It’s been difficult finding any positive news coming out of diamonds lately.

CAR, KP, and the Nice Narrative

A report from Amnesty International on the Central African Republic and a Time Magazine article on conflict diamonds and the KP offer a sobering reminder that, no matter, what positive narratives can come out of Botswana, Canada, Russia, South Africa or Namibia, no matter what the KP reports for how many carats come out of this and that country as a share of global supply, the temptation to focus on the sore points of the supply chain will always be too easy to pass up, and for good reason. Artisanal diamonds may take up only 15% of carats and 5% of gem production, but the press and public attention will always come back to the artisanal diamonds.

Foxes in Charge of the Chicken Coop

The KP released its figures for 2014, showing that, once again, a certain volume of rough diamonds enter the UAE, about the same volume of rough diamonds leave, yet somehow they magically increase in price by about 40%. I know “conflict diamonds” is a worthy news story and getting photography of such misery is easy, but how is the wholesale looting of national resources not worthy of significant press attention? Fittingly, the UAE has become vice-chair of the KP, and will become the chair in 2016.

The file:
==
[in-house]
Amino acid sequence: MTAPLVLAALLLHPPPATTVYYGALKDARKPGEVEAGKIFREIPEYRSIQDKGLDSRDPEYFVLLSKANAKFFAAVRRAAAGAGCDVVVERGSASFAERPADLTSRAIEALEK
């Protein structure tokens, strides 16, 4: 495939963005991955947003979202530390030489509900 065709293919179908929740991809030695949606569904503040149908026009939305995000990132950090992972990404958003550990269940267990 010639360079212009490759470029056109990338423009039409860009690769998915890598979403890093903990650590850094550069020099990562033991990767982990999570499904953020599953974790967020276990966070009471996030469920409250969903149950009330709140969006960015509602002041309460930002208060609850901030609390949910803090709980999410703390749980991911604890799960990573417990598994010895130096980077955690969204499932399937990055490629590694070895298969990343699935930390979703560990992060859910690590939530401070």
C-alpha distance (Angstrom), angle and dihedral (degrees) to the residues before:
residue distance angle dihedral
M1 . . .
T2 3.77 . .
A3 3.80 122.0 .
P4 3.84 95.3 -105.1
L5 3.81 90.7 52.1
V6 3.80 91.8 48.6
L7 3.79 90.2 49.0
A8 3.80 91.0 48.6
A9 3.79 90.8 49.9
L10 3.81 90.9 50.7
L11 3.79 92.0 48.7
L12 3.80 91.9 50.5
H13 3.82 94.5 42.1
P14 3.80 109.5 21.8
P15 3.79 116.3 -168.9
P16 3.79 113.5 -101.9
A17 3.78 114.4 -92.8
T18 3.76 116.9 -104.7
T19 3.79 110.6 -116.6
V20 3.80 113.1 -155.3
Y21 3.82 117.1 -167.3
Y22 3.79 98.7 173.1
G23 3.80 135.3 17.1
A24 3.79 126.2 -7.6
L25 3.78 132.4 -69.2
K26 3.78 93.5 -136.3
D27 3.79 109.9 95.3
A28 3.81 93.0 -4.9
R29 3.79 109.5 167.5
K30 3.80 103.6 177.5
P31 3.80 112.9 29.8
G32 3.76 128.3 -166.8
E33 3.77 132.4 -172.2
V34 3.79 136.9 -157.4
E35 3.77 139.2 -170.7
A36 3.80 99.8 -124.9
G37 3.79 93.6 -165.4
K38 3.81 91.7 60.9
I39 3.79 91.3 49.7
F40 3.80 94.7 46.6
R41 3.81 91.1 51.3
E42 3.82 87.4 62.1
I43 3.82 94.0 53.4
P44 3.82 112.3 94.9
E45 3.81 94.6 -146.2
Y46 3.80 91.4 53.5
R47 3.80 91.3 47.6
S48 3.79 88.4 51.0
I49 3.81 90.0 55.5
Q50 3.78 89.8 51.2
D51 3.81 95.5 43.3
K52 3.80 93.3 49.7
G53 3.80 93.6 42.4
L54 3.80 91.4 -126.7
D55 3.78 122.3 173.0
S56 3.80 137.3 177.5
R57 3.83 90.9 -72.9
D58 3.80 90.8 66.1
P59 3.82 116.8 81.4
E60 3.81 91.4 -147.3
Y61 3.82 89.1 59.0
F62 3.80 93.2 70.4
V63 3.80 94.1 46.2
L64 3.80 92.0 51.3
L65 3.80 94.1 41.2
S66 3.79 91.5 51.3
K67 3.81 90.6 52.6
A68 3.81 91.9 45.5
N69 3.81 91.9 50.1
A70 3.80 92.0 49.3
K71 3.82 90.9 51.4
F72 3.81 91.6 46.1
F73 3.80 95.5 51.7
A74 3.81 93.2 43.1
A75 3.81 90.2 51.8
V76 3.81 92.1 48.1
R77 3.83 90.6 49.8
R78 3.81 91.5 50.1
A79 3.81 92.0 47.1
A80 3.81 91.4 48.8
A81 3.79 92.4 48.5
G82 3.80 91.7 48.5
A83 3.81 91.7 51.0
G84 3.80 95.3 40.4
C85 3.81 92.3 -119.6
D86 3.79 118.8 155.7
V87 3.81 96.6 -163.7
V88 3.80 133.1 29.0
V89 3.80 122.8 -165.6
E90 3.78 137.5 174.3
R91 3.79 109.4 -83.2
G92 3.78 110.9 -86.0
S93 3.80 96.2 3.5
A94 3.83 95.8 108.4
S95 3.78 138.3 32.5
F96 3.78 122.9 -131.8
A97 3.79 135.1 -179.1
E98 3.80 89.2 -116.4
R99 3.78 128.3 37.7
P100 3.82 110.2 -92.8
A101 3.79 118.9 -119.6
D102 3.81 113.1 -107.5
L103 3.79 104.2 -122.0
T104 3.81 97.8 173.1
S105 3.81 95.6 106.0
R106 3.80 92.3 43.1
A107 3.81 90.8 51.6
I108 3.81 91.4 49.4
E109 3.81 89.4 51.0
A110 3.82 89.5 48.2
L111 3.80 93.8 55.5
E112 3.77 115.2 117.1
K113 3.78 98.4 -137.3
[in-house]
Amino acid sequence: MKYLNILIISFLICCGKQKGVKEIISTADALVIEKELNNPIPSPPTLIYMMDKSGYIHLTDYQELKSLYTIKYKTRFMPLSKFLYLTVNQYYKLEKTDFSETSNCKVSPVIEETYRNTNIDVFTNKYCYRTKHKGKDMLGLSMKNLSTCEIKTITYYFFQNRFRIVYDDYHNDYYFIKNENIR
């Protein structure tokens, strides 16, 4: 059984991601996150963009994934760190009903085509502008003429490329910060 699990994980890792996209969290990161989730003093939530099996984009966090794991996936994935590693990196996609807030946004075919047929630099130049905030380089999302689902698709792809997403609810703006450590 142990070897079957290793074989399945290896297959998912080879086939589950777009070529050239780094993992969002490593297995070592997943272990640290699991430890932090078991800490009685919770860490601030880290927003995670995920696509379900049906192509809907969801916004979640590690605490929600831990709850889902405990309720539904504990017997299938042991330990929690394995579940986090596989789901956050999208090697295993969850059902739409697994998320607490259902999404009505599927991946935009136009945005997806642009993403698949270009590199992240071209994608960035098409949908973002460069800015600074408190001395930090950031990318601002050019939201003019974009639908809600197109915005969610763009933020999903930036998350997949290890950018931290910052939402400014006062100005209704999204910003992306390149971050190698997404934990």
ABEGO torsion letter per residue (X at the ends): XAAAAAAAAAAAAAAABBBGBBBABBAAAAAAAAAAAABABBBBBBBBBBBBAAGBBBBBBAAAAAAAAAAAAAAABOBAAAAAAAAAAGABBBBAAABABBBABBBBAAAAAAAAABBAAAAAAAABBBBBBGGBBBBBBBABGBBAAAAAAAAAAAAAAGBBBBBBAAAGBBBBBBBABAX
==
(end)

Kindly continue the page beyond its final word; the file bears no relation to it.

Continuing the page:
Junta Jade

New chapter in a very old story: Global Witness exposes the ties between the Burmese ruby trade and the members of the military junta. How is it that peoples’ negative “ethical” impressions of gemstones mostly extend to the colorless ones with a hardness of 10.0?